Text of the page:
Because Earth is a noisy place, many researchers hope to one day launch gravitational wave observatories into space. That’s the idea behind the European Space Agency’s Laser Interferometer Space Antenna (LISA), a set of three satellites flying in tandem that would monitor the distance between them down to less than the diameter of a helium atom to try and detect gravity waves. These would be coming from supermassive black holes, those weighing more than a million times the mass of our sun, that are thought to exist in the center of all galaxies. When these beasts merge together, they can produce huge ripples in space-time, at least a billion kilometers in wavelength.
What else might gravity wave detectors find? For the time being, nobody knows.
LISA has an unfortunately rocky history, originally being funded jointly with NASA. Though the American space agency pulled out in 2011, ESA has forged on, launching a precursor mission, LISA Pathfinder, late last year to test the technology. If everything goes according to plan, the full-scale LISA mission could launch in 2034 and open up a large part of the gravitational wave spectrum.
To see bigger gravity waves researchers will need to focus on a much grander scale, creating a gravitational wave observatory out of the local universe. That’s the idea behind a pulsar timing array, which precisely measures the signal from pulsars—highly-magnetized neutron stars that rotate more than a thousand times per second, emitting a beam of radiation that sweeps past the Earth like a cosmic lighthouse. If a gravitational wave distorts space-time between a pulsar and our planet, the distance between them will grow or shrink and the pulsar’s beam will arrive correspondingly late or early. By correlating such deviations among many different pulsars, astronomers could see gravity waves whose wavelengths are measured in light years.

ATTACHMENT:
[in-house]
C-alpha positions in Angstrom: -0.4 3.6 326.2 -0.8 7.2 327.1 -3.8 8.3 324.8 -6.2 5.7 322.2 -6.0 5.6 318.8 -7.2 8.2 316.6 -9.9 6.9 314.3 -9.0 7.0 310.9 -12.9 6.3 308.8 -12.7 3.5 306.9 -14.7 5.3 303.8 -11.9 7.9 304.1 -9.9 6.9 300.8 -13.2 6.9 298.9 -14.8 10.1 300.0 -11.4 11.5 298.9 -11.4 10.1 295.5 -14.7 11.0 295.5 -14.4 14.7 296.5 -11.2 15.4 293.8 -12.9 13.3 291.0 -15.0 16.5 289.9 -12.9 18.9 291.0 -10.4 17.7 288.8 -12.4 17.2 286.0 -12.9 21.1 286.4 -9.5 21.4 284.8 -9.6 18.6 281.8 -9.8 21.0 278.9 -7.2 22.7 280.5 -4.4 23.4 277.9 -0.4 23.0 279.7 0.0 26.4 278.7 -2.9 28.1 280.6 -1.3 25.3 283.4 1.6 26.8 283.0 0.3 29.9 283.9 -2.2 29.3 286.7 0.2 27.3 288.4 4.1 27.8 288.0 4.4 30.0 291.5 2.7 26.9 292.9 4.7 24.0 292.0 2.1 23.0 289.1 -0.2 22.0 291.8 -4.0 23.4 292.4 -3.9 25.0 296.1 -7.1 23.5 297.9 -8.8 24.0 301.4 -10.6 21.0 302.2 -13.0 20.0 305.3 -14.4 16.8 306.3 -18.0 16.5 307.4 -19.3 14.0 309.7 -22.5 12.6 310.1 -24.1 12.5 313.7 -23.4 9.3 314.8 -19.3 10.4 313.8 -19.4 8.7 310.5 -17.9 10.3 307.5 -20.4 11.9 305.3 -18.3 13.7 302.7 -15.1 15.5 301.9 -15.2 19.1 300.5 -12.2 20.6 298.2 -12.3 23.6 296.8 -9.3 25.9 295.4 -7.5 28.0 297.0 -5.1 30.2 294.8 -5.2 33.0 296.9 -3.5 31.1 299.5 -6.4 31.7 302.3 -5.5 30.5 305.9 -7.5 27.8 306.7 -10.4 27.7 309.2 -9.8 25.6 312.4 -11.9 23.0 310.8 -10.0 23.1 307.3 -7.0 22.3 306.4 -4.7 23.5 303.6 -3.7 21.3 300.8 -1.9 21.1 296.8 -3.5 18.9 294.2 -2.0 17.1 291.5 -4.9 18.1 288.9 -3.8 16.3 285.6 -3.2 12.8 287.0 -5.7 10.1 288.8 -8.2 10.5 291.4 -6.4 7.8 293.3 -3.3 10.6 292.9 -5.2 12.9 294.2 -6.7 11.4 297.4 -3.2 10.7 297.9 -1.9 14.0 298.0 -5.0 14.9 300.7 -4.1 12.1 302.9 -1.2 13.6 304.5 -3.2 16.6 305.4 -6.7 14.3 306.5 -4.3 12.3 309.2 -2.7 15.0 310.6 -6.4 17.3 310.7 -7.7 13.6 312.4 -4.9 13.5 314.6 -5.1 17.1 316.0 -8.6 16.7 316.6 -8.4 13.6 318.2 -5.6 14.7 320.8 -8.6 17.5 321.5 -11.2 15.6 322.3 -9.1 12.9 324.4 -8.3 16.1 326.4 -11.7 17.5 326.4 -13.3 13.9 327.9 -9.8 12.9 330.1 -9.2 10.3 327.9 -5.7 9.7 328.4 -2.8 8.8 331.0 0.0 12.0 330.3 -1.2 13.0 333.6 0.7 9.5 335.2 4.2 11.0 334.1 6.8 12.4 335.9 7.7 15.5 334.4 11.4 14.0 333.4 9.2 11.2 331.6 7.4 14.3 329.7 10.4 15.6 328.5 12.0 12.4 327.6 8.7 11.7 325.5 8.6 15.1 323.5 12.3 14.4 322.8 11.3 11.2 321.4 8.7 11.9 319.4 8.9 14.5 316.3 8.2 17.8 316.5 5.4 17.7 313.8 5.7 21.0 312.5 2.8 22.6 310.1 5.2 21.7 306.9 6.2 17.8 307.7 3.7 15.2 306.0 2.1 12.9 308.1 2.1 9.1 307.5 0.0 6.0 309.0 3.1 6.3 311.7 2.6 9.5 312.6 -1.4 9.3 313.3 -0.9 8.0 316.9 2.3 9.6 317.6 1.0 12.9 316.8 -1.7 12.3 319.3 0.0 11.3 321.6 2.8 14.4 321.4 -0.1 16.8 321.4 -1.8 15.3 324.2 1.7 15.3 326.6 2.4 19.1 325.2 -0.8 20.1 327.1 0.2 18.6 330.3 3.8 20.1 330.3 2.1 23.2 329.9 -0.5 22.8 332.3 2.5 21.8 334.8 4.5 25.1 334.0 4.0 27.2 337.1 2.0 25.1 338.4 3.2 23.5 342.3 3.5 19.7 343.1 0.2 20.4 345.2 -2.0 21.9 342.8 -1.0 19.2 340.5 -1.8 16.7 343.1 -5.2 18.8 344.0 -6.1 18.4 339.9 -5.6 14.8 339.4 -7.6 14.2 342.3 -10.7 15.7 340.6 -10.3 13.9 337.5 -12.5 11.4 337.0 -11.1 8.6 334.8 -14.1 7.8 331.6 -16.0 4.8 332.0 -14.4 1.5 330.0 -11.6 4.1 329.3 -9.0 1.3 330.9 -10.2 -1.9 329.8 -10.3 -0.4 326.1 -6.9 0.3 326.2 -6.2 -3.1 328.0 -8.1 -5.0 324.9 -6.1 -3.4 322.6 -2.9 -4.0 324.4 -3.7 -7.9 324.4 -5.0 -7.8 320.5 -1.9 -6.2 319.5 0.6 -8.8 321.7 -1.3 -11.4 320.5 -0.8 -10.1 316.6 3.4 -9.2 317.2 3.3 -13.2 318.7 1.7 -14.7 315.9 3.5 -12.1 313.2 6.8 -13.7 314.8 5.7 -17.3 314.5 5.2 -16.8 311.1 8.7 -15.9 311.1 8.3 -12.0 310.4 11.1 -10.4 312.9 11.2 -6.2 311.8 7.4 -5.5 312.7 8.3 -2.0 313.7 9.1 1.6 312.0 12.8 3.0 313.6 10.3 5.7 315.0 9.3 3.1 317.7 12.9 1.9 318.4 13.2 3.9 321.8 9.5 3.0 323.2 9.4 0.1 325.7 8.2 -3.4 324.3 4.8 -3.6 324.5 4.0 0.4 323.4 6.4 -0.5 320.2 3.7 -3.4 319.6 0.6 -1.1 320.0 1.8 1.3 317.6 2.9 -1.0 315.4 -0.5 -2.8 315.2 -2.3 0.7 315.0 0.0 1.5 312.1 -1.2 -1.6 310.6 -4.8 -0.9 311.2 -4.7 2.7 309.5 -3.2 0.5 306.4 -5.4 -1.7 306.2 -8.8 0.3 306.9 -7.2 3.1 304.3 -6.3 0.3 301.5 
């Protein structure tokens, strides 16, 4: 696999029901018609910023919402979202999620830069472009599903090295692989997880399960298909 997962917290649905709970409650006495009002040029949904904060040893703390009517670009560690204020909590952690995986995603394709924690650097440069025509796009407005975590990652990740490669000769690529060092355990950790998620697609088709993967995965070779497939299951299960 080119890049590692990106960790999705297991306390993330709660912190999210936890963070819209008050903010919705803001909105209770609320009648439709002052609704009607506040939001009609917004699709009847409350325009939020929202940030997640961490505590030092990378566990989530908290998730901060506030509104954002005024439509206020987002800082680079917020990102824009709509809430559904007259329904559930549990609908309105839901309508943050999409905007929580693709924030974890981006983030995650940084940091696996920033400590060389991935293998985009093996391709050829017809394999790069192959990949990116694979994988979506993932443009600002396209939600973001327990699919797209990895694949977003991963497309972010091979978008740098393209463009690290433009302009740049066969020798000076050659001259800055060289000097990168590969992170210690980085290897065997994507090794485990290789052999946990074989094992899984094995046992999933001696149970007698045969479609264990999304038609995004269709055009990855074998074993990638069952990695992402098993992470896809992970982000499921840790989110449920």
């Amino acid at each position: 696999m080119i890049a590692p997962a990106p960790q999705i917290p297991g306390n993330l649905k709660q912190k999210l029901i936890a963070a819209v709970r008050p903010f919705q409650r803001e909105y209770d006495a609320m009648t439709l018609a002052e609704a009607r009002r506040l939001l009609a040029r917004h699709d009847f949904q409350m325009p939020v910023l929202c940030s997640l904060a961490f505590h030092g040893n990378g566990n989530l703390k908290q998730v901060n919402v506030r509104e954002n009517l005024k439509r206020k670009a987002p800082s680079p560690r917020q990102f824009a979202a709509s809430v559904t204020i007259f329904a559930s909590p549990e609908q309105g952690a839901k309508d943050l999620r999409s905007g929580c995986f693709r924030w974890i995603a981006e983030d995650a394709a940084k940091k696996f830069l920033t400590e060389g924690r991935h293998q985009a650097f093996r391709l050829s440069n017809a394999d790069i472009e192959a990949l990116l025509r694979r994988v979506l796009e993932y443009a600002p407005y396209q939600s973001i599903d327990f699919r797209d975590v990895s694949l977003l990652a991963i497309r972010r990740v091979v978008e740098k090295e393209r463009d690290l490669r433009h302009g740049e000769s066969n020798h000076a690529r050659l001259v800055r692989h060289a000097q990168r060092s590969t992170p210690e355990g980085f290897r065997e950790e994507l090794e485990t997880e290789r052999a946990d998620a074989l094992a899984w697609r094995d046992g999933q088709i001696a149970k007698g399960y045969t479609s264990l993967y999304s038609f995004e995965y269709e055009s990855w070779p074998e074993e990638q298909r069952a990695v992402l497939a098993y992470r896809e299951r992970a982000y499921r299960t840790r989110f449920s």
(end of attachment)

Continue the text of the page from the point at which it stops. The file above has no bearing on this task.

This animation shows the collision and merger of two neutron stars. Merging neutron stars can create an event known as a short gamma-ray burst. Credit: Dana Berry, SkyWorks Digital, Inc.
These waves would be emitted after galactic collisions, when the central supermassive black holes of each galaxy would slowly orbit each another for thousands of years. Scientists think this process occurred many times in cosmological history but the details are murky—did galaxies of equal size come together or were giant galaxies more likely to gobble up smaller ones? The North American Nanohertz Observatory for Gravitational Waves (NANOGrav) is one collaboration working on answering such questions, and teams in Australia and Europe are also hoping to spot gravity waves from these events within a decade or so.
Finally, there are the largest gravitational waves we might one day see, those from the beginning of time. Emitted during an era known as inflation, when our universe expanded exponentially, these waves should have left a faint but discernable imprint on the Cosmic Microwave Background, a remnant glow from shortly after the Big Bang. A couple years ago, a team using the Background Imaging of Cosmic Extragalactic Polarization 2 (BICEP2) experiment thought they’d spotted this signal though later analyses showed their results were contaminated with noise from interstellar dust. But even more careful experiments are still hunting for these primordial gravitational waves, which could reveal a great deal about how our universe began.
What else might gravity wave detectors find? For the time being, nobody knows. Astronomers didn’t suspect the existence of pulsars before radio telescopes were invented. Just as with the electromagnetic range, the gravitational spectrum no doubt contains a great deal of strange and mysterious stuff just waiting for us to find it.